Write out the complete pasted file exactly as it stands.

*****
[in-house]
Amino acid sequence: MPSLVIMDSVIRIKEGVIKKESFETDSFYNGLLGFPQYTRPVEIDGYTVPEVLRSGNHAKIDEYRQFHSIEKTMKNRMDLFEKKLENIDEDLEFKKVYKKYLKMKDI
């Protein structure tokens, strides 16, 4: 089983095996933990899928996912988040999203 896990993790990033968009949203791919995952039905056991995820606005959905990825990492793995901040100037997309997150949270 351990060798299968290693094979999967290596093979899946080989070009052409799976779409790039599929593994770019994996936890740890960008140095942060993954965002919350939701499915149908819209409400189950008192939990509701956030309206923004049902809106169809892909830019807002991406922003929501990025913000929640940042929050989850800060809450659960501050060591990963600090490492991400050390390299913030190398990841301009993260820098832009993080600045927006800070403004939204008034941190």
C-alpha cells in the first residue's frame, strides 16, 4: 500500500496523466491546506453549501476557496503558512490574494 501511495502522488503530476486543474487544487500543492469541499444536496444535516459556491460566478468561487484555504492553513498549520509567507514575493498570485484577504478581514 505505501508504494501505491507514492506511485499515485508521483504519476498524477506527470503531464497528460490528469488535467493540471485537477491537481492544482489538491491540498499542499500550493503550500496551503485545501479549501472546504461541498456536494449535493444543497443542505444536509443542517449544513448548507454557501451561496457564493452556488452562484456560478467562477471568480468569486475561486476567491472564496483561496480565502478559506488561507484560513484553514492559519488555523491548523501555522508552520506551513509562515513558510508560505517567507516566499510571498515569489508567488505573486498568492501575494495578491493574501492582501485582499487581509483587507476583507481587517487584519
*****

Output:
[in-house]
Amino acid sequence: MPSLVIMDSVIRIKEGVIKKESFETDSFYNGLLGFPQYTRPVEIDGYTVPEVLRSGNHAKIDEYRQFHSIEKTMKNRMDLFEKKLENIDEDLEFKKVYKKYLKMKDI
């Protein structure tokens, strides 16, 4: 089983095996933990899928996912988040999203 896990993790990033968009949203791919995952039905056991995820606005959905990825990492793995901040100037997309997150949270 351990060798299968290693094979999967290596093979899946080989070009052409799976779409790039599929593994770019994996936890740890960008140095942060993954965002919350939701499915149908819209409400189950008192939990509701956030309206923004049902809106169809892909830019807002991406922003929501990025913000929640940042929050989850800060809450659960501050060591990963600090490492991400050390390299913030190398990841301009993260820098832009993080600045927006800070403004939204008034941190």
C-alpha cells in the first residue's frame, strides 16, 4: 500500500496523466491546506453549501476557496503558512490574494 501511495502522488503530476486543474487544487500543492469541499444536496444535516459556491460566478468561487484555504492553513498549520509567507514575493498570485484577504478581514 505505501508504494501505491507514492506511485499515485508521483504519476498524477506527470503531464497528460490528469488535467493540471485537477491537481492544482489538491491540498499542499500550493503550500496551503485545501479549501472546504461541498456536494449535493444543497443542505444536509443542517449544513448548507454557501451561496457564493452556488452562484456560478467562477471568480468569486475561486476567491472564496483561496480565502478559506488561507484560513484553514492559519488555523491548523501555522508552520506551513509562515513558510508560505517567507516566499510571498515569489508567488505573486498568492501575494495578491493574501492582501485582499487581509483587507476583507481587517487584519